How do organizations across the United States perform cyber intelligence? A new report from the Software Engineering Institute (SEI) reveals what we’re getting right, where we could improve, and what the future looks like.
In 2018, researchers at the Carnegie Mellon University SEI set out to answer those questions. In a study commissioned by the U.S. Office of the Director of National Intelligence, we conducted in-person interviews with 32 organizations across sectors including commercial facilities, the defense industrial base, financial services, government facilities, healthcare and public health, information technology, and transportation systems. The study report was published in May 2019 and is available for download at https://resources.sei.cmu.edu/asset_files/EducationalMaterial/2019_011_001_546590.pdf.
We based our interviews on the Cyber Intelligence Framework, which we developed during a prior study in 2013. The framework is rooted in the U.S. government’s traditional intelligence cycle and provides a structure for cyber intelligence efforts. We asked organizations about their practices related to each component of the framework:
- Environmental Context: understanding your organization inside and out
- Data Gathering: collecting the right information
- Threat Analysis: assessing technical telemetry and non-technical data pertaining to specific threats to your organization
- Strategic Analysis: holistically assessing threats, risks, and opportunities to organizational vital interests
- Reporting and Feedback: communicating with teams and decision makers
- Human and Machine Teaming: human analysts working effectively with technology to conduct all aspects of cyber intelligence
In analyzing interviewee responses, we identified a number of best practices that can help organizations of all sizes and levels of capability improve their performance:
- Understand the difference between cybersecurity and cyber intelligence
- Establish and follow a defined and repeatable cyber intelligence workflow
- Conduct crown jewel identification exercises
- Leverage NIST NICE SP 800-181 to build your cyber intelligence team
- Create a fusion center
- Establish consistent intelligence requirements and data validation processes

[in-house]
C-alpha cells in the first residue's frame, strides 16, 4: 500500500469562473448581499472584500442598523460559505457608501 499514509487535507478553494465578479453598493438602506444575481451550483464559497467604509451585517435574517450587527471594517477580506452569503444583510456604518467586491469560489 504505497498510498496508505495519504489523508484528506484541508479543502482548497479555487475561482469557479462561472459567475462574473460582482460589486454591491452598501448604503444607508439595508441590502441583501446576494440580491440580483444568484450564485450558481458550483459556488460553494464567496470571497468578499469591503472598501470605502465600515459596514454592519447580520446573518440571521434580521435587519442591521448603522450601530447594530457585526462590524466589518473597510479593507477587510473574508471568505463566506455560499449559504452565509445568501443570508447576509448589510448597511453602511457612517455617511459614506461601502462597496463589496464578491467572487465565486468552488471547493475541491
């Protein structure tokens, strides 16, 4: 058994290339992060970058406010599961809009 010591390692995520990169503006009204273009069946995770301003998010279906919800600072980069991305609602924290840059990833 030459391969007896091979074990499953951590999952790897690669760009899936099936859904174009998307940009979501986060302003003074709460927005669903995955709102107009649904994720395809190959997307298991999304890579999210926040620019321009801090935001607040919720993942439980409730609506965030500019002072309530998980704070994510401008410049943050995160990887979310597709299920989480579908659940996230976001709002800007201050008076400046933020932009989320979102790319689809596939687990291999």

- Use SOAR technologies
- Perform strategic analysis to holistically assess threats, emerging technologies, and geopolitics that may impact the organization and/or provide opportunities for the organization today and in the future
- Have consumers of cyber intelligence reports, especially leadership, provide active feedback to the cyber intelligence team on content, format, and new requirements
- Obtain more compute power and have machine learning engineers, data scientists, and cyber intelligence analysts proactively collaborate to extract intelligence out of data
For more best practices to include actionable steps that can help your organization improve its performance, read the full report at https://resources.sei.cmu.edu/asset_files/EducationalMaterial/2019_011_001_546590.pdf.
During the RH-ISAC’s July Cyber Thursday on July 25, 2019, study lead Jared Ettinger, machine learning research scientist Ritwik Gupta, and cyber security engineer Geoff Dobson will provide insights from the report and practical recommendations for implementing machine learning and cyber threat frameworks for cyber intelligence. This webinar is open to all RH-ISAC Core members and retail and hospitality cybersecurity practitioners eligible for membership. Email email@example.com for registration information.
About the SEI
The Software Engineering Institute is a federally funded research and development center (FFRDC) that works with defense and government organizations, industry, and academia to advance the state of the art in software engineering and cybersecurity to benefit the public interest. Part of Carnegie Mellon University, the SEI is a national resource in pioneering emerging technologies, cybersecurity, software acquisition, and software lifecycle assurance.
Copyright 2019 Carnegie Mellon University. All Rights Reserved. This material is based upon work funded and supported by the Department of Defense under Contract No. FA8702-15-D-0002 with Carnegie Mellon University for the operation of the Software Engineering Institute, a federally funded research and development center. The view, opinions, and/or findings contained in this material are those of the author(s) and should not be construed as an official Government position, policy, or decision, unless designated by other documentation.
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